It’s Not Narcolepsy—It’s Sleep Deprivation

Has your horse fallen asleep while standing in his paddock or in the crossties, perhaps even collapsing to his knees? You may be tempted to label this as narcolepsy. But, narcolepsy as it exists in humans, a signaling error from the brain, doesn’t exist in horses. However, horses dozing off at inappropriate times is a sign of sleep deprivation.

Horses are known for being able to sleep while standing, but that’s considered napping rather than deep rapid-eye-movement (REM) sleep. They have a stay apparatus in their legs, both front and hind, which enables them to lock the bony columns of their legs in place with tendons and ligaments. So, they don’t need conscious muscular effort to stand.

To get true REM sleep, a horse must lie down, and therein lies the problem for some horses. In almost every case, sleep deprived horses don’t lie down for deep REM sleep. This is because they, as prey animals, feel unsafe being down in a vulnerable position or they’re in pain and feel they can’t lie down.

Horses should have 20 minutes of rapid-eye-movement (REM) sleep each day at minimum to remain healthy and functional. Photo by Ines Hasenau/

Help Your Horse Sleep

Film Your Horse

If your horse falls asleep during inappropriate times, try to get video of it to help rule out other conditions.

Rule Out Pain

Schedule your horse for a physical exam, and if pain is the reason your horse won’t or can’t lie down, seek your veterinarian’s help.

Social Structure 

A horse who’s wary of lying down will feel safer with a companion. Specifically a more dominant horse nearby for perceived protection.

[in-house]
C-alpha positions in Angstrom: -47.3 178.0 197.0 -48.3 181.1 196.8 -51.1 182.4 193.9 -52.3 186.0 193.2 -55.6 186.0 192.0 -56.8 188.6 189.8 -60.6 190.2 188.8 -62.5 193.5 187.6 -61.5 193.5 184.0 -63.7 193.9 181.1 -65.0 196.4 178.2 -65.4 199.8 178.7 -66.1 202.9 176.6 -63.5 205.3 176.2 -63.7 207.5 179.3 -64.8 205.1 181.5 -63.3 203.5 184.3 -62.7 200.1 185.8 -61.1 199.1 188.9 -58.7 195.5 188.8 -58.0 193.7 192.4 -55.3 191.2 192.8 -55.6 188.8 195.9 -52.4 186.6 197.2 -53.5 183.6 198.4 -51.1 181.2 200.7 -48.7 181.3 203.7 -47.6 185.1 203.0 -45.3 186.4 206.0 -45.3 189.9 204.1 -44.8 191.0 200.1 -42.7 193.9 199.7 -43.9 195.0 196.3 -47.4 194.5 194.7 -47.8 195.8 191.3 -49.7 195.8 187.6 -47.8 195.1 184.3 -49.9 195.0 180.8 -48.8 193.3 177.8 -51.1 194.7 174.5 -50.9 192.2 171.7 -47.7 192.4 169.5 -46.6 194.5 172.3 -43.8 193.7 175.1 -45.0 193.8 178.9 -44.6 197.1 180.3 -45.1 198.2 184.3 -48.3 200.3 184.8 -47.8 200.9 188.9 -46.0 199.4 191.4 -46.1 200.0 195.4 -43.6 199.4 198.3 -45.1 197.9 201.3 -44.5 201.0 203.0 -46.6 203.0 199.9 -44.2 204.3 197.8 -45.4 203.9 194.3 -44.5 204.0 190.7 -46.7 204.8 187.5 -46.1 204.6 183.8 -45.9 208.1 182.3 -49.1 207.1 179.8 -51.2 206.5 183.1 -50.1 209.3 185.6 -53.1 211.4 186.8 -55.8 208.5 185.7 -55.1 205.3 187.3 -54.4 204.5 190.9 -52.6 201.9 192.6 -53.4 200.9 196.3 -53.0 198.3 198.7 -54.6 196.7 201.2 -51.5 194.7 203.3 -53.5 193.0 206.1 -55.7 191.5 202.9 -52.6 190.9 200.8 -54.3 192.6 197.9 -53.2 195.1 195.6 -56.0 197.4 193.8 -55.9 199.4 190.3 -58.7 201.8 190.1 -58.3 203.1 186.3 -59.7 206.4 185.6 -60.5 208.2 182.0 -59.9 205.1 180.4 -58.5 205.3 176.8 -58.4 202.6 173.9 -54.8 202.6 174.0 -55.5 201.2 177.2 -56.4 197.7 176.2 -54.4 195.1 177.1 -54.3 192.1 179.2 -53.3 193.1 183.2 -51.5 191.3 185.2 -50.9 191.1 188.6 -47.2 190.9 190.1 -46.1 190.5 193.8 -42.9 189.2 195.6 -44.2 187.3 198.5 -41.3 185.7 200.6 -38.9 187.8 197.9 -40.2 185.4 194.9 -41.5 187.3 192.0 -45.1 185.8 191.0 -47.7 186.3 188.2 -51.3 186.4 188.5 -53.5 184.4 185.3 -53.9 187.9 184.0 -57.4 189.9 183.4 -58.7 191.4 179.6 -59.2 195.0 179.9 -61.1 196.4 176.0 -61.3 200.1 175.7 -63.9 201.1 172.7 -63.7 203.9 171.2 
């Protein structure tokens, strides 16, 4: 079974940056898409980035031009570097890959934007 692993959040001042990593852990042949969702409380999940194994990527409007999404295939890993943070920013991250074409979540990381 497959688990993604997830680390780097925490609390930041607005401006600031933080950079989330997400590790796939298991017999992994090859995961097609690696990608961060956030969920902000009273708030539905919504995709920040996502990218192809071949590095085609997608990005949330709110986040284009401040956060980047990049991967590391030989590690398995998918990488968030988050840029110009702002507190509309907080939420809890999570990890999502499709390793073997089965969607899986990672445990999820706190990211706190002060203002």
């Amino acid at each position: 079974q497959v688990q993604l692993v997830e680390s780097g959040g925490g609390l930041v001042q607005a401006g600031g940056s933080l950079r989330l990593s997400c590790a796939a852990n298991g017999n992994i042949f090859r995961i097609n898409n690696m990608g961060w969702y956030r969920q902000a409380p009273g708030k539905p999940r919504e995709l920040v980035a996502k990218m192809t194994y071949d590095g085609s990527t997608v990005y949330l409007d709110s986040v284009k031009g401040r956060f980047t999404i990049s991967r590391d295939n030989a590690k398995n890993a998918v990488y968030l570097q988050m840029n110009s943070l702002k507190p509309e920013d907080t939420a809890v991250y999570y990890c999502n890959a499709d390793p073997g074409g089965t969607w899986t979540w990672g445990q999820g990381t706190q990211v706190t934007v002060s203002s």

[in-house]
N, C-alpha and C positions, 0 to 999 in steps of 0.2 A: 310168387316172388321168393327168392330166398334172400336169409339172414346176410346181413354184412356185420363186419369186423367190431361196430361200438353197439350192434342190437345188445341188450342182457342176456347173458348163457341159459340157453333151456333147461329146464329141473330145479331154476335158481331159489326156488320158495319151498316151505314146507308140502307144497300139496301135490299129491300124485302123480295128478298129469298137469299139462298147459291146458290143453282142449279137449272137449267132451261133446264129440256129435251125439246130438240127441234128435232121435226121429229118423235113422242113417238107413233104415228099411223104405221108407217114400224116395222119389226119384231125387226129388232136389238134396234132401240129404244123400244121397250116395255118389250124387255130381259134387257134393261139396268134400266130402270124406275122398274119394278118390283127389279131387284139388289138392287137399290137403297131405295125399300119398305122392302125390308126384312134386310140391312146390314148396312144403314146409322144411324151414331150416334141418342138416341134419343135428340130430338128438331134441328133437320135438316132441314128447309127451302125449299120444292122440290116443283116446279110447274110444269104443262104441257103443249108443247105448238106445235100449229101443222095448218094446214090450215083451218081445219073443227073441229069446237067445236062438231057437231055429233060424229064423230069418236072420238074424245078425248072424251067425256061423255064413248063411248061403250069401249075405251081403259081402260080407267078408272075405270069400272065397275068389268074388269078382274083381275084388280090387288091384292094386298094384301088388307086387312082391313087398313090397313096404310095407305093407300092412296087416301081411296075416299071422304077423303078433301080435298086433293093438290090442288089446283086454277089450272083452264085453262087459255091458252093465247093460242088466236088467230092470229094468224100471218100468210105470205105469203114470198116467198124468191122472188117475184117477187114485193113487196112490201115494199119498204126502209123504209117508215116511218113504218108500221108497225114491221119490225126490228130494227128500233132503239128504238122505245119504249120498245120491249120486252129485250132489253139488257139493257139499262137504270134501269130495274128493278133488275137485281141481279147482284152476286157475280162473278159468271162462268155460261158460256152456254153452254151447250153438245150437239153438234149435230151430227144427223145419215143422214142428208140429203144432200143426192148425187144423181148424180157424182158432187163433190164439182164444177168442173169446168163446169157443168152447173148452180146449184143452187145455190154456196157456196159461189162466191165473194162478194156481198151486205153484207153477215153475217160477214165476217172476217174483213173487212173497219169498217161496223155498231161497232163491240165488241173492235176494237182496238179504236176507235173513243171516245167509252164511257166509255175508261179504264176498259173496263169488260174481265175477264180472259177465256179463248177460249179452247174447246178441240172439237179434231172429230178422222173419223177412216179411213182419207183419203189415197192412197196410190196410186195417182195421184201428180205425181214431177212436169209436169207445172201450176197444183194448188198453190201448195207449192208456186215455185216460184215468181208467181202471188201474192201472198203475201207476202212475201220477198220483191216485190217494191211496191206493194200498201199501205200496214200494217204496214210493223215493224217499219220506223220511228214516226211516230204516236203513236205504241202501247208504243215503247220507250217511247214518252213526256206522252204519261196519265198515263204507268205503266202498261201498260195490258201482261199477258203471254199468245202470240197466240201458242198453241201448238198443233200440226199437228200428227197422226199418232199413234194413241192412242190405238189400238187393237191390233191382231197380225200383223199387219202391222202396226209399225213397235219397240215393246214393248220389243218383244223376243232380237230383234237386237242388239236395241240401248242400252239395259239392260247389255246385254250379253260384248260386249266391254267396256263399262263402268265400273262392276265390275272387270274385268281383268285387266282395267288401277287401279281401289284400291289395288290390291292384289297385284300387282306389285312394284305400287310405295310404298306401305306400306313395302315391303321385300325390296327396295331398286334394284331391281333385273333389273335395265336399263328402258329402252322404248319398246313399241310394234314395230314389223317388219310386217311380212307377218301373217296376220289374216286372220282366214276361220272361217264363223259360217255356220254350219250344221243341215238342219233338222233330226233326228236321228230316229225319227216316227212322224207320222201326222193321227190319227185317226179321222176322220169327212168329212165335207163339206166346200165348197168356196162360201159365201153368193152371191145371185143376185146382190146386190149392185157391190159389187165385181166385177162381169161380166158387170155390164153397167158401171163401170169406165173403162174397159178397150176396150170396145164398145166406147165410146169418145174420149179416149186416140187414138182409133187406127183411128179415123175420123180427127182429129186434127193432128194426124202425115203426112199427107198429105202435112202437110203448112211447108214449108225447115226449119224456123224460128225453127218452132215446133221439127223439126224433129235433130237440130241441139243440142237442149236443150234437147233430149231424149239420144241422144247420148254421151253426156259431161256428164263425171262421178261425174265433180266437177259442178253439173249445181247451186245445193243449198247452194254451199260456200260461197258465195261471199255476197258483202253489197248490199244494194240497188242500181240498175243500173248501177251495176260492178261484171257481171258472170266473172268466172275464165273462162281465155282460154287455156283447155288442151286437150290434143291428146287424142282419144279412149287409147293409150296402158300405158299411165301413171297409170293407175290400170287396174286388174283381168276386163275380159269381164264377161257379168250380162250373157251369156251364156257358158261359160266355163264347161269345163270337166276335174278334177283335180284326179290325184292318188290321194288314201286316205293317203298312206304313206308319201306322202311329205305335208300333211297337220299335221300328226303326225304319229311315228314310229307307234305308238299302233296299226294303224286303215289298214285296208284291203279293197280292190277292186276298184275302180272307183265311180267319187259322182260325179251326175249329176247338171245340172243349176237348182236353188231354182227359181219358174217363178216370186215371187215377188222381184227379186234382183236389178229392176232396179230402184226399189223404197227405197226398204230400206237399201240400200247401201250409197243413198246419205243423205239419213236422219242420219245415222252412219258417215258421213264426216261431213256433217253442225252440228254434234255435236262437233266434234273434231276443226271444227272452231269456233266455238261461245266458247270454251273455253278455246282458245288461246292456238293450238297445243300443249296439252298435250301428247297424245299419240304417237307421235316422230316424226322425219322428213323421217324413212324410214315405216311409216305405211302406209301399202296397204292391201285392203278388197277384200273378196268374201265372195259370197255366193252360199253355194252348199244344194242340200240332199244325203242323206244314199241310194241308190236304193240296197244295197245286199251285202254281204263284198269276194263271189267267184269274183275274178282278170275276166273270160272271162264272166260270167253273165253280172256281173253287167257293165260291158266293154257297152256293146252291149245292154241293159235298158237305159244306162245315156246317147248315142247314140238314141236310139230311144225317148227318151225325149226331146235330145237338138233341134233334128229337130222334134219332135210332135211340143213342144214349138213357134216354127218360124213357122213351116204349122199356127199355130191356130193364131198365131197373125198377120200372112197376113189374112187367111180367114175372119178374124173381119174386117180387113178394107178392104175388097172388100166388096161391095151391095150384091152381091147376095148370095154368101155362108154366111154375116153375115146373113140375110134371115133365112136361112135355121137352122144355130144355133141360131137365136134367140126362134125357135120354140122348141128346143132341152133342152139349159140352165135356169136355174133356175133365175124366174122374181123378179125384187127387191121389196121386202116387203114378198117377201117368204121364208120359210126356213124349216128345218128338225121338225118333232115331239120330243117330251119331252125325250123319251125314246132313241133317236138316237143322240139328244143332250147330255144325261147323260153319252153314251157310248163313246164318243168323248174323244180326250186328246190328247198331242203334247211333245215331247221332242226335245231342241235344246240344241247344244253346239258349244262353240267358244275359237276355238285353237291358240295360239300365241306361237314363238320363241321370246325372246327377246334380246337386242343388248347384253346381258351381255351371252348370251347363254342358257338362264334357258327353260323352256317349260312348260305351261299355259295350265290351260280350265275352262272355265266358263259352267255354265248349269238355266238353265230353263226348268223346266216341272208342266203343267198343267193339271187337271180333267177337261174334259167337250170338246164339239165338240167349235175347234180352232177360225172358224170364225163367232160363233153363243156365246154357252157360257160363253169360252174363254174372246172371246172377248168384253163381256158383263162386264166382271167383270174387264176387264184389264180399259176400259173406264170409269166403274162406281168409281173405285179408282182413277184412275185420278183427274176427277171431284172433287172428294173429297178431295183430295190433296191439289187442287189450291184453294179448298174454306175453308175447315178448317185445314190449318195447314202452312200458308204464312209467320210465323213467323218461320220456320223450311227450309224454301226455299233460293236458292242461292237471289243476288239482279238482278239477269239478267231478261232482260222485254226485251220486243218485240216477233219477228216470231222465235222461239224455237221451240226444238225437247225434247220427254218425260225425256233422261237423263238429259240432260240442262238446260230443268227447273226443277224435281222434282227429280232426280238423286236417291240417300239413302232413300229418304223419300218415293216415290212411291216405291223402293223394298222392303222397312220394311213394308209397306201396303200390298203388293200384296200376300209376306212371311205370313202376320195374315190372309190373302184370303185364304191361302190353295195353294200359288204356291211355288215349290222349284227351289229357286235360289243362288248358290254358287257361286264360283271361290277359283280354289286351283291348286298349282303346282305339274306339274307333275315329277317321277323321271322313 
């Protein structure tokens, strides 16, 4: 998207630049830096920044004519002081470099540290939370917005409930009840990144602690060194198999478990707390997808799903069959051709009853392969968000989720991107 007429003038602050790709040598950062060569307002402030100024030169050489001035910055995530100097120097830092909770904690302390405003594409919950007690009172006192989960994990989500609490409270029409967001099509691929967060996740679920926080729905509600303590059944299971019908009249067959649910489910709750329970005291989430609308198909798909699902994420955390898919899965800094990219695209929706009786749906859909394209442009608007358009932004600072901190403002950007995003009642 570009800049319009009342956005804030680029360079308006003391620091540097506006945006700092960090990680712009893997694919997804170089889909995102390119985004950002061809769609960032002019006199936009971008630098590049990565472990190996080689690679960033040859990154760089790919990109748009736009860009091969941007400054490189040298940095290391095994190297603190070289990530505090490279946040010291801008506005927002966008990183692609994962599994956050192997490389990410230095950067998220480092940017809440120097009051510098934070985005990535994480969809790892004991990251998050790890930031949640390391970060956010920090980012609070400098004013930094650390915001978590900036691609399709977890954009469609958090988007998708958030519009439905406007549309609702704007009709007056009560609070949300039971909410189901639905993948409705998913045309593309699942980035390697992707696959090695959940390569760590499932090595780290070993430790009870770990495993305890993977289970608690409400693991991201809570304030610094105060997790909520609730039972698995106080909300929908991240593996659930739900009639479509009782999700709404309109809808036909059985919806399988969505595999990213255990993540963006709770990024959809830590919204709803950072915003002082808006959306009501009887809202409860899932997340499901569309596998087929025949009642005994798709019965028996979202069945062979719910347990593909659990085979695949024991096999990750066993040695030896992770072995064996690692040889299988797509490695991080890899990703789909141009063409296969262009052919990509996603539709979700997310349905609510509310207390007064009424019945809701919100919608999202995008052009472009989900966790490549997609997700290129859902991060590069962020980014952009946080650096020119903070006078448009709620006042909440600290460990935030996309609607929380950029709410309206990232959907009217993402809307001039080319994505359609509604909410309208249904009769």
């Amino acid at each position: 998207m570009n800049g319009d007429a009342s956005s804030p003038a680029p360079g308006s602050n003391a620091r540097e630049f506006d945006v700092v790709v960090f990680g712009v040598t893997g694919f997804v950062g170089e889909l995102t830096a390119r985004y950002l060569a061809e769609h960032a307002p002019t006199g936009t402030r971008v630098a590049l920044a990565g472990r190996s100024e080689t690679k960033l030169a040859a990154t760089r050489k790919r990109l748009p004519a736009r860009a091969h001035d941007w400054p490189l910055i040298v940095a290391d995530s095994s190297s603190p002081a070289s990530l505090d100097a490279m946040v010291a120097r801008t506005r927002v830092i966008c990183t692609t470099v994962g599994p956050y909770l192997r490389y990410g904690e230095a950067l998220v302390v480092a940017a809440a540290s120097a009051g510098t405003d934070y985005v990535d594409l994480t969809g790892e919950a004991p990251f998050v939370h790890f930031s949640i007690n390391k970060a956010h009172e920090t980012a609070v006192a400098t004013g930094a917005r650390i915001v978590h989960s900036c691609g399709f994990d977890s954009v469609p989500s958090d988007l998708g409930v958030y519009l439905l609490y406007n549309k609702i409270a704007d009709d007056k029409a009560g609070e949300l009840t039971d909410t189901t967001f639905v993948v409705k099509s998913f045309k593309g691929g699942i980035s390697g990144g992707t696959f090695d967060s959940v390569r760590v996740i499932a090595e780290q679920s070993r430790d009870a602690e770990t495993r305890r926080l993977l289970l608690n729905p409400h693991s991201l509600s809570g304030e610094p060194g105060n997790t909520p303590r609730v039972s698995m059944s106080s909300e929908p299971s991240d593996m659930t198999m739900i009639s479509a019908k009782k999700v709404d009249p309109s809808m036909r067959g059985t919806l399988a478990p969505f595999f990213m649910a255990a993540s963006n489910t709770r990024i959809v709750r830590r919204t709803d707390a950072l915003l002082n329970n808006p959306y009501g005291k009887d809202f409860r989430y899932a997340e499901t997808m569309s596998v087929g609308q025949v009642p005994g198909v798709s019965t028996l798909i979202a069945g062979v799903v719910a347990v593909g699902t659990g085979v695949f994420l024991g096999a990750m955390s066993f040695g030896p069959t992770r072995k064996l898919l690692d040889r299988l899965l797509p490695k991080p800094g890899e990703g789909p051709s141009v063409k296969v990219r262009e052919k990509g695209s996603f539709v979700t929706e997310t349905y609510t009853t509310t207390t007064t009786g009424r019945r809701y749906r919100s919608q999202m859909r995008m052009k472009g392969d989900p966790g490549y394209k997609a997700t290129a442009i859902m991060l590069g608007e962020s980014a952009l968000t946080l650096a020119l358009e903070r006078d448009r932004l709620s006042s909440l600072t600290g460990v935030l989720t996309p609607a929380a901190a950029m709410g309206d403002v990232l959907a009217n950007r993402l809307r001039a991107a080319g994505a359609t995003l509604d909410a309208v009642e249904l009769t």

Left photo by ElsvanderGun/; middle photo by Tetiana Strilchuk/; right photo by Callipso/

Other Ways to Help

If your horse has recently gone from living outside to living inside, he may have trouble sleeping in brightly lit stalls. When you’re done in the barn, turn off the lights to let your horse get in a good snooze. 

Encourage your horse to lie down by making his stall extra cozy. If he’s in a stall, try adding some extra shavings to his regular bedding. This helps you see if he’s more likely to get some sleep.

Turn the barn radio down and keep things quiet so your horse can rest without interruption. If you do decide to keep music on in the barn, opt for something easy to listen to at a low volume.


Related Articles
Styles in the Spotlight
HR_24BON_Edit Letter
Find Your Passion
Electrolyte Supplementation
Travel Necessities
Receive news and promotions for Horse & Rider and other Equine Network offers.

"*" indicates required fields


Additional Offers

Additional Offers
This field is for validation purposes and should be left unchanged.